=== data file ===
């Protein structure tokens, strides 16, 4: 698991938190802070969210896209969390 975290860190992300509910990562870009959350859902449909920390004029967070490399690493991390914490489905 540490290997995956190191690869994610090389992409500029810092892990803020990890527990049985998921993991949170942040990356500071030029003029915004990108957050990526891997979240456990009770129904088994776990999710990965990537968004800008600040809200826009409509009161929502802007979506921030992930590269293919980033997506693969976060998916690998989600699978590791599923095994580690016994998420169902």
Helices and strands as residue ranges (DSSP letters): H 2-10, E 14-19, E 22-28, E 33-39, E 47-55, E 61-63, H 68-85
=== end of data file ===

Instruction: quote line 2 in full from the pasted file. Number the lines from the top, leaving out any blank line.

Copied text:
Helices and strands as residue ranges (DSSP letters): H 2-10, E 14-19, E 22-28, E 33-39, E 47-55, E 61-63, H 68-85